I think most average processors these days are plenty good enough for DAW use so I would investigate what is the fastest storage you can get, both drives and drive communication buss etc.

This video is good, maybe it wont tell you anything you don't already know and it's a little repetitive and dated but should help temper any thoughts you have of putting most of your money into getting the fastest/highest core count CPU? cool
andybizarre
Perhaps have a look at Cinebench scores. In my opinion, they give a good shot on how CPUs perform audio-wise.

- If you plan to play VSTi`s with the smallest latency or highest voice count possible, then check out the single core performance numbers. Until now, the fastest I7 quadcore with core speeds greater than 4GHz (4770K and the likes) have performed best on this task.
- If you plan to run massive ITB mixdowns and latency is less important, choose the CPU with the highest number of cores and speed you can afford. Intel changes platforms and CPU sockets quite often, so you have to live with that CPU for a while.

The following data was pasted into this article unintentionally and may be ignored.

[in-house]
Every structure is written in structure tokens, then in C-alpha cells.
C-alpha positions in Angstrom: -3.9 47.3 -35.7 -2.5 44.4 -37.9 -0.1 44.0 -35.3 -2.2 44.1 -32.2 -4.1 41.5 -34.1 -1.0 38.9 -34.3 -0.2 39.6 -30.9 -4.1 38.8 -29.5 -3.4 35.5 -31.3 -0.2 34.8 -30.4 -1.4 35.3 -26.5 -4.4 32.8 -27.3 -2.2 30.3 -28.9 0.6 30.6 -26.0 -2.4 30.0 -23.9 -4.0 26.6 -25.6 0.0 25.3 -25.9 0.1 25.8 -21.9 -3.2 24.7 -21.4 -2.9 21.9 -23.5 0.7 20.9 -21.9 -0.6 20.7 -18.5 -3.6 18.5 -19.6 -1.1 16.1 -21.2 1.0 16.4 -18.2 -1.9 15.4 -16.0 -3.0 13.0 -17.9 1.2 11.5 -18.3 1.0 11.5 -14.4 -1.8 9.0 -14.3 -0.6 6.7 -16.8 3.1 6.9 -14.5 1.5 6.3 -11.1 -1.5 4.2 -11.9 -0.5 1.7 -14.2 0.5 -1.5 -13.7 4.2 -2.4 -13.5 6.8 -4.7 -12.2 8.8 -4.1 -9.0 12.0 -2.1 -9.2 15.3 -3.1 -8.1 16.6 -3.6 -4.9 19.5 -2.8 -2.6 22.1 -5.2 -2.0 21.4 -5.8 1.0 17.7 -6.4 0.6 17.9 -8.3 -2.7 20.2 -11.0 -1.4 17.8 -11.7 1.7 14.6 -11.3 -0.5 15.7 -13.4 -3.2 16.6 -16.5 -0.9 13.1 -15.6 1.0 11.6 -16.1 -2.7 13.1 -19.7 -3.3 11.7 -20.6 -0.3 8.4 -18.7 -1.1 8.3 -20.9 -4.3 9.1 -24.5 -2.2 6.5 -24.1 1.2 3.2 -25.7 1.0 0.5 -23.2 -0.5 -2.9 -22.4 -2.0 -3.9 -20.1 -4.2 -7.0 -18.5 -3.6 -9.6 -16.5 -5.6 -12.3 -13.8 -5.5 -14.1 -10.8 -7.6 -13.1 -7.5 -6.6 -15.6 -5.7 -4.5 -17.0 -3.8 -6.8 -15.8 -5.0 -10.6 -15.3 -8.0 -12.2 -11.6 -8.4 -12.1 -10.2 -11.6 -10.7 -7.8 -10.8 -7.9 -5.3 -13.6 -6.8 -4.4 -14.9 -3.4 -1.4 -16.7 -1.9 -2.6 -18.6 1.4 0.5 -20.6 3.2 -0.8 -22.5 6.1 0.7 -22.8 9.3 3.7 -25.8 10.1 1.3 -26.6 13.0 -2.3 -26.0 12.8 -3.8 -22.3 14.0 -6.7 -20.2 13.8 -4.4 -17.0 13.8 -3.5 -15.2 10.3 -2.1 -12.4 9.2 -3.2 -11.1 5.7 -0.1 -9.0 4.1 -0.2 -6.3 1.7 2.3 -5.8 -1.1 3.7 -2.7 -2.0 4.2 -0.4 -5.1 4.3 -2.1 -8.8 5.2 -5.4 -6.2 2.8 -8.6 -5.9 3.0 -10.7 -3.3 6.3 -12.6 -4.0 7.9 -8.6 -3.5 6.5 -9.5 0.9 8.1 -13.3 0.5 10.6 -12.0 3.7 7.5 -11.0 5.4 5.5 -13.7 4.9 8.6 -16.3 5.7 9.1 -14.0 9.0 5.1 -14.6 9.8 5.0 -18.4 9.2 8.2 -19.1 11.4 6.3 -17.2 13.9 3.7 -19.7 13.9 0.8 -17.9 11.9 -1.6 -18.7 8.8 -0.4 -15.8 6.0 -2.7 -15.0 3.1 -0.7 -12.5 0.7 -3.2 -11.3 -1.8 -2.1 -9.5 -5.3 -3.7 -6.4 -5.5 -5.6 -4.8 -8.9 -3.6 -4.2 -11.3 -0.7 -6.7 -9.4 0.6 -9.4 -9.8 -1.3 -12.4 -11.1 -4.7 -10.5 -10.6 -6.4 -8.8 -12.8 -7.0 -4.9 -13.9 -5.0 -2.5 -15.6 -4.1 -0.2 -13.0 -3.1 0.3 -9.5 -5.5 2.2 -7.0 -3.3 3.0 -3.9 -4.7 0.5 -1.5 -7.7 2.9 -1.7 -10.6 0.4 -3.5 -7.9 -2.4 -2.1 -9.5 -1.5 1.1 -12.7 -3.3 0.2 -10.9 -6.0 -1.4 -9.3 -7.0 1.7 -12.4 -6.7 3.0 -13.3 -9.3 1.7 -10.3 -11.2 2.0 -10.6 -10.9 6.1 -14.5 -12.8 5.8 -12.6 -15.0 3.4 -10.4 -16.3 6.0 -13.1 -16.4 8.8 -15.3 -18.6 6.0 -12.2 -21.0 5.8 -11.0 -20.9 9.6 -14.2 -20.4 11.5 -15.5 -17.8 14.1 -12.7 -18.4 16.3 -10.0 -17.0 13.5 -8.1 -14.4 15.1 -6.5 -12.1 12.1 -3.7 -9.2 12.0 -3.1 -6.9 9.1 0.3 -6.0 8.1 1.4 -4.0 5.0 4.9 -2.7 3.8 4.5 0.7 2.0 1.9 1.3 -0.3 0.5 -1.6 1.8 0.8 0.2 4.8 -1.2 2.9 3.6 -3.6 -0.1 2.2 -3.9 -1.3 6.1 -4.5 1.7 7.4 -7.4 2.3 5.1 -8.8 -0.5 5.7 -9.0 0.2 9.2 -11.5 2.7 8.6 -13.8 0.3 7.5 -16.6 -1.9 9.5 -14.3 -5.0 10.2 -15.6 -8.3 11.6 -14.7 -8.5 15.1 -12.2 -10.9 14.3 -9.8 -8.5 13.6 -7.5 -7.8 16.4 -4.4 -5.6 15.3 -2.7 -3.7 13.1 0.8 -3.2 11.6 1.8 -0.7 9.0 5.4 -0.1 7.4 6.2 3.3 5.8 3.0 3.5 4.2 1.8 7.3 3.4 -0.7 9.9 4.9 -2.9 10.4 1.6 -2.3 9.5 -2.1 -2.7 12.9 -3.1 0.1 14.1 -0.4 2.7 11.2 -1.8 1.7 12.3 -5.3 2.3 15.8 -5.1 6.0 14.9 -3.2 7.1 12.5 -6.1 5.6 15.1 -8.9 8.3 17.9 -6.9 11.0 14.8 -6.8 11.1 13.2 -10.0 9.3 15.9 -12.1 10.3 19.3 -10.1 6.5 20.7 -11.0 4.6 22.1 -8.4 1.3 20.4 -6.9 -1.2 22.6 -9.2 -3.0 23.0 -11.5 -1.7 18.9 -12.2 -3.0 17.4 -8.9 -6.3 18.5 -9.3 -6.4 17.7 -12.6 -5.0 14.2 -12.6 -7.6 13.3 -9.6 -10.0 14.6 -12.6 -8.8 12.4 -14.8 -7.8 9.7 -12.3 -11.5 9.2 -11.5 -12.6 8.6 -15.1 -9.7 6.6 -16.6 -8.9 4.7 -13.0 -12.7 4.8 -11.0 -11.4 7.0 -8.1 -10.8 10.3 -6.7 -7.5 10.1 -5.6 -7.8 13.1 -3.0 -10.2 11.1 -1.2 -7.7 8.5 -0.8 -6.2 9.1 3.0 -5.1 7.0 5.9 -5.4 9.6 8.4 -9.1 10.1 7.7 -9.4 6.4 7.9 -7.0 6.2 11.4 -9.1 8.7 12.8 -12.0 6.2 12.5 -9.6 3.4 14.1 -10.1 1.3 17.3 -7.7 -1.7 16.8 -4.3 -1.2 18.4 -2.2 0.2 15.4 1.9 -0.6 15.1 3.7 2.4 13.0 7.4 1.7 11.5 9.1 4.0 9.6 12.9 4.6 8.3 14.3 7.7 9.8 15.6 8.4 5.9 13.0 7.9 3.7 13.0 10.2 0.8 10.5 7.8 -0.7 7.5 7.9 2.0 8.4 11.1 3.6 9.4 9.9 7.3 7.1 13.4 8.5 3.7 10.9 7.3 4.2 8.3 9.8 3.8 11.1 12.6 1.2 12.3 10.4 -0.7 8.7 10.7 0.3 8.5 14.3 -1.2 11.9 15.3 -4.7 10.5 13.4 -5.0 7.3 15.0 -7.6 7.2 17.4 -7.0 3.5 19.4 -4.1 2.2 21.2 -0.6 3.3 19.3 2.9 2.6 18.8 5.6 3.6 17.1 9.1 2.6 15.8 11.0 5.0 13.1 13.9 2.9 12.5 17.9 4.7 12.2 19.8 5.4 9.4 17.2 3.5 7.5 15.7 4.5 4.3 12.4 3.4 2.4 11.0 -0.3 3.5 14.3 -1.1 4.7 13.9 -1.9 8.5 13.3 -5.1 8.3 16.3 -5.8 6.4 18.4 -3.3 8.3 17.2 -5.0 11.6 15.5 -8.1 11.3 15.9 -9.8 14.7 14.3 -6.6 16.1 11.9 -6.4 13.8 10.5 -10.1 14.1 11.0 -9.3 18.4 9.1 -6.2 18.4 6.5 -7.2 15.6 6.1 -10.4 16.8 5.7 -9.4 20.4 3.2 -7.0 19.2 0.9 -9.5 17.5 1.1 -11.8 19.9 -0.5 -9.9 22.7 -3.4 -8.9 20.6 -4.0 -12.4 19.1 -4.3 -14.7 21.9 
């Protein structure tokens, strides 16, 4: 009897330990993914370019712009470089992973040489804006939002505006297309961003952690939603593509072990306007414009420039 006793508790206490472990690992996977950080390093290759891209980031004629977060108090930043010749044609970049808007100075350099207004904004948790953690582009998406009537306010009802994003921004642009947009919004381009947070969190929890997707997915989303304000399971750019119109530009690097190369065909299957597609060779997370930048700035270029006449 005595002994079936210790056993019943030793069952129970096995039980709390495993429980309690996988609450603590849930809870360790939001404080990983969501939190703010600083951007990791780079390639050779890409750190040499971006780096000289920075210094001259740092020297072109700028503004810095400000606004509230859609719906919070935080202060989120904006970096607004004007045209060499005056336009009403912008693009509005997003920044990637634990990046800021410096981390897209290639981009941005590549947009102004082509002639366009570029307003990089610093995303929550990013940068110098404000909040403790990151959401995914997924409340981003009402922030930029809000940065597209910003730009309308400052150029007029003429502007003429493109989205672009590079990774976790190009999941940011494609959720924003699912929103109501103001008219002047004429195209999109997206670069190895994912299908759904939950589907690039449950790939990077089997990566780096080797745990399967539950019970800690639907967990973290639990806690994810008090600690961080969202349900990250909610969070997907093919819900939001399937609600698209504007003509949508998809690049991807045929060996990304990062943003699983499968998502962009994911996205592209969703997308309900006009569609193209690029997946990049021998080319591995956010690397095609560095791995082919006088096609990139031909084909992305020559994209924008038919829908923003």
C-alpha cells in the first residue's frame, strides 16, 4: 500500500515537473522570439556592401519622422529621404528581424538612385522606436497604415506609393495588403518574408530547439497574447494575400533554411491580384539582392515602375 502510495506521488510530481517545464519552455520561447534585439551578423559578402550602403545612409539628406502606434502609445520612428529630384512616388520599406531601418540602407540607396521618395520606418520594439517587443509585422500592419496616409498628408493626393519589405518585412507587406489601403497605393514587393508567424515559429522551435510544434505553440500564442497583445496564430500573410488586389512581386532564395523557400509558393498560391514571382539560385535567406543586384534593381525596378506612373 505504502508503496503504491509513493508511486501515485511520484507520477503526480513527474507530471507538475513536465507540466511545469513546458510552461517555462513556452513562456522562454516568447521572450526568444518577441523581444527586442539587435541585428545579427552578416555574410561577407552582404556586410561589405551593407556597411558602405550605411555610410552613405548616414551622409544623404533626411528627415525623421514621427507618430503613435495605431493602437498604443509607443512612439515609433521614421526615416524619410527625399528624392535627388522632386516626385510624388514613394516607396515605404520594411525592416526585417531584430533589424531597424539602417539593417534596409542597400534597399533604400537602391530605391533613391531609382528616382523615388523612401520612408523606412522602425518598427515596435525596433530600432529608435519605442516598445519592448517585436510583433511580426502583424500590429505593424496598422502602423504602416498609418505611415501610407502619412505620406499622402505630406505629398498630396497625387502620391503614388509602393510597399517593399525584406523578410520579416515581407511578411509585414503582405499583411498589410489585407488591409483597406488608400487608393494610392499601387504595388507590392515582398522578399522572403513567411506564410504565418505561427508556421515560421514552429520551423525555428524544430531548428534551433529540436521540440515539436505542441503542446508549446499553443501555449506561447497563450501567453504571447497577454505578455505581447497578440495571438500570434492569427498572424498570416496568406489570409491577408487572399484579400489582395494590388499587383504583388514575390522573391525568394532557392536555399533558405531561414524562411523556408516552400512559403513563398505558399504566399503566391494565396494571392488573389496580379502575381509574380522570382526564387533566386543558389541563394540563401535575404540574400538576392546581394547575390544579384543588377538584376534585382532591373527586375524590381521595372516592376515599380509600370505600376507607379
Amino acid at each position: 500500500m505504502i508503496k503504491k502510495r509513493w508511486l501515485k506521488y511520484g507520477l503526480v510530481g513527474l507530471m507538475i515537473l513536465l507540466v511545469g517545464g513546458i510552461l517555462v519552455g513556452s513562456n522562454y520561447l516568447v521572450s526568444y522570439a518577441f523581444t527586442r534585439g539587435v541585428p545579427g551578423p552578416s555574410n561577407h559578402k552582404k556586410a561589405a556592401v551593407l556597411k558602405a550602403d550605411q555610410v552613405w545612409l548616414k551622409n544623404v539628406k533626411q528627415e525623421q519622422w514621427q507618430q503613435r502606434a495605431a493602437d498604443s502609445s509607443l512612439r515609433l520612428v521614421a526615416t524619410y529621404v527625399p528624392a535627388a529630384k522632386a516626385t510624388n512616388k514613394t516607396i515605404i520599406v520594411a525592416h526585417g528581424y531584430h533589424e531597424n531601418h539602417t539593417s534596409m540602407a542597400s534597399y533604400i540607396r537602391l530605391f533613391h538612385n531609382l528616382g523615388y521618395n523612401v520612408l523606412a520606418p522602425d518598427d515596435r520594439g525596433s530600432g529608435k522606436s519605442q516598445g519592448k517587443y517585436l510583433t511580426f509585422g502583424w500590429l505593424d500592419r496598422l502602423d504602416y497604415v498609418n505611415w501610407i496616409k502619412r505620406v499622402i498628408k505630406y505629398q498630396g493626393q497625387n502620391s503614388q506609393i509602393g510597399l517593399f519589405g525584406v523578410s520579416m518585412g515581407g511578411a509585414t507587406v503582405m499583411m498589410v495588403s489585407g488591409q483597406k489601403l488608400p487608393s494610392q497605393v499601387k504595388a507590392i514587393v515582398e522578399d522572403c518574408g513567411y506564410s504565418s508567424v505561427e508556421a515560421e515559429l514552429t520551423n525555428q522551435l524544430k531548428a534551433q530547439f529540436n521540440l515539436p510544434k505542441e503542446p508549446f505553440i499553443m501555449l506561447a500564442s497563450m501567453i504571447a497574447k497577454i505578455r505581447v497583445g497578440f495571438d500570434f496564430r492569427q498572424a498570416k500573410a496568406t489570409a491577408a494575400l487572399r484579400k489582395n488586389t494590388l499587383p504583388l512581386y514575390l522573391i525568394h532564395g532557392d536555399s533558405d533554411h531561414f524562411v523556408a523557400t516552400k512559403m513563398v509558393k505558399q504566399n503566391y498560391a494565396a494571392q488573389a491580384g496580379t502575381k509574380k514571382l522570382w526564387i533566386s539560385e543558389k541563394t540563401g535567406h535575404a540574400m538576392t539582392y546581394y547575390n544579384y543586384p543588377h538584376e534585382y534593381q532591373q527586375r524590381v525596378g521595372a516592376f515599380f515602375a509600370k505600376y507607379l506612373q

- Keep an eye on the thermal design of the processor. In my experience, I managed to cool a 90W TDP CPU to near-silent operation without much hassle. Greater TDP = more effort needed for cooling.

The last I7 notebook I set up for a friend didn`t reach the appropriate Cinebench scores in Windows 7. Upgrading to Windows 10 improved things a lot. Just don`t expect things to run smoothly when you use Windows 7 with a 2018 platform..
Blingley
Upgrading the processor would be my first choice. More processing power leads to more simultaneous tracks, and more power-hungry Synths and Effects. Analog modeling synths and convolution reverbs in particular take up a lot of CPU cycles.

The value of storage varies a lot on what you want to do. If you work with classical sample libraries, which are often huge and need to load a ton of samples, SSD makes an appreciable difference. Of course, if you mostly use softsynths or short samples for drums, it's not going to matter much at all. It also makes your computer (and DAW) boot up faster, though.

16gb RAM should be enough for the processor for sure. I don't think you get much benefit from upgrading to 32gb unless you also upgrade the processor. Even then, 16gb is quite a bit. Again, RAM becomes more important if you use a ton of multisampled orchestral instruments - these tend to load a bunch of data into RAM to run smoothly. Still - you need monumental projects (200+ track range) with a lot sampled instruments to run into trouble with 16gb.
Funky40
i´d put my money first in a good SSD.
it improves all the loading times nicely !
check the M.2 thingys etc. ( i´m also new to this ).